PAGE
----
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In his own write: Alex McDermott looks at recent Ned Kelly literature, including Peter Careys True History of the Kelly Gang.
Naming rites: Brian McCoy on language matters.
A farewell to the Australian welfare state: McClure is newer, but not better, argues Francis G. Castles.
Flash in the Pan: reviews of the films Sunshine and Charlies Angels.
|A farewell to the Australian welfare state
The McClure Report completes the process of dismantlement. Now we are in for a system of mean, discretionary and moralistically charged benefits, argues Francis G. Castles.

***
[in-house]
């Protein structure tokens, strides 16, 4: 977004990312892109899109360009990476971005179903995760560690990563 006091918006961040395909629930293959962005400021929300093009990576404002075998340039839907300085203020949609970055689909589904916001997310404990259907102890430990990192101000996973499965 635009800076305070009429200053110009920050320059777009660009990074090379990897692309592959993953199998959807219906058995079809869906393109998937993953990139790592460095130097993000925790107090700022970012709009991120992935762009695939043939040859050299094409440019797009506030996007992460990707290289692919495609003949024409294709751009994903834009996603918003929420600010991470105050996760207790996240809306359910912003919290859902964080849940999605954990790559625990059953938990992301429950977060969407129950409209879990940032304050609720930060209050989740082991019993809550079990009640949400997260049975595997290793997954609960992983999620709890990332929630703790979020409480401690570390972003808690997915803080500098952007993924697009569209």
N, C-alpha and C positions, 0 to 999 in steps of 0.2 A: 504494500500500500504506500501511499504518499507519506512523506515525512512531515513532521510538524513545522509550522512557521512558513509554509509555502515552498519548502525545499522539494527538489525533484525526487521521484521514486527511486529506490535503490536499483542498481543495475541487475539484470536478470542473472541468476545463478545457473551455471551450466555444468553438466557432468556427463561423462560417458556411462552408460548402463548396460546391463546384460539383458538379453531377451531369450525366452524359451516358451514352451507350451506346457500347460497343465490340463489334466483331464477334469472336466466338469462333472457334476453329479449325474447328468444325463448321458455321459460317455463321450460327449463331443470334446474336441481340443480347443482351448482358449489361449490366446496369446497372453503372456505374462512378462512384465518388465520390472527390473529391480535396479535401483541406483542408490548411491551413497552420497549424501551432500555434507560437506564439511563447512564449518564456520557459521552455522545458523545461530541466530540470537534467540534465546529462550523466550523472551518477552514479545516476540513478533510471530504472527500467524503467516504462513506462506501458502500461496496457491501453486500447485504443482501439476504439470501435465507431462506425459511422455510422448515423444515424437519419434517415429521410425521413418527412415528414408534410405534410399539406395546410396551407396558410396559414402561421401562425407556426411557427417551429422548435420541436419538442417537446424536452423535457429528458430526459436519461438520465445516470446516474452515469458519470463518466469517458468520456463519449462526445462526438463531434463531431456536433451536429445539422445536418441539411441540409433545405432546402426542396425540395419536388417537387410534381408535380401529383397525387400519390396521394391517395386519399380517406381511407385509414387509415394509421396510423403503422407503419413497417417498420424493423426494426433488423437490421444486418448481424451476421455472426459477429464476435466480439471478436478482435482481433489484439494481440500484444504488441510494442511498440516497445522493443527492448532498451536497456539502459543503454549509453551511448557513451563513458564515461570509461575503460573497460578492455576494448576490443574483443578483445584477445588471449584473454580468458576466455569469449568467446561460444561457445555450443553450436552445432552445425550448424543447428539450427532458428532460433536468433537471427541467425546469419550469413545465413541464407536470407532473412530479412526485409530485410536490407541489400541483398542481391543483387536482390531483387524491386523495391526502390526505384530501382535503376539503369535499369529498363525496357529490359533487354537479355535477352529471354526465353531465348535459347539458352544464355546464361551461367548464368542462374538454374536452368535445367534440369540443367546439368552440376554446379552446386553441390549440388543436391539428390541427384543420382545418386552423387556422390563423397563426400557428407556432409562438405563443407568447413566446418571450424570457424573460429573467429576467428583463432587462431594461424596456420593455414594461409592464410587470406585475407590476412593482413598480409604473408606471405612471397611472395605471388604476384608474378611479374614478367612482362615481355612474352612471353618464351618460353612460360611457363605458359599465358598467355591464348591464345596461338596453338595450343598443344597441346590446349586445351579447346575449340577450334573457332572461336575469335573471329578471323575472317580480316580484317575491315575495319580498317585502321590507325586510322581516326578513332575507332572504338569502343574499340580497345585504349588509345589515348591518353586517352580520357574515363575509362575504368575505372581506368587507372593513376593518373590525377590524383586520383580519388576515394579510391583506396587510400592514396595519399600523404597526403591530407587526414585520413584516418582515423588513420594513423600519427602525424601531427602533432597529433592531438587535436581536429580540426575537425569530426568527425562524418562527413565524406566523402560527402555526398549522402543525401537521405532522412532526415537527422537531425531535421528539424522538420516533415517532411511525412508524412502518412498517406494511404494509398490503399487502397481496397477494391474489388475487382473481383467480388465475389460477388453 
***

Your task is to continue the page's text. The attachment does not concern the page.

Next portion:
|From the time of the Hawke Labor government onwards, the situation of welfare beneficiaries has been changing and changing for the worse. There has been increasingly more policing of benefit eligibility, with the strongest element of forced compliance an unemployment work test which has become increasingly onerous to fulfil. Under the Howard government, the conditions of this test have become extremely strict, with an increasingly explicit moral justification that recipients must return something to society in return for their benefit. This idea is now dignified as a philosophy of mutual obligation. It is not a new philosophy, but an old one. To receive benefit, individuals must be able to prove that they are deserving of societys help. With each new requirement for interview and for demonstrated job applications, the potential for discretion by the officers of the newly privatised Howard employment services increases. Huge numbers of claimants are now fined for infringements of the rules and the efficiency of these services is partly judged by its success in withholding benefits on these grounds. It is highly appropriate that the Howard government has tendered these services out to religious charities, since the government is well on the way to restoring the conditionality of payment which makes welfare a charity rather than a right.|
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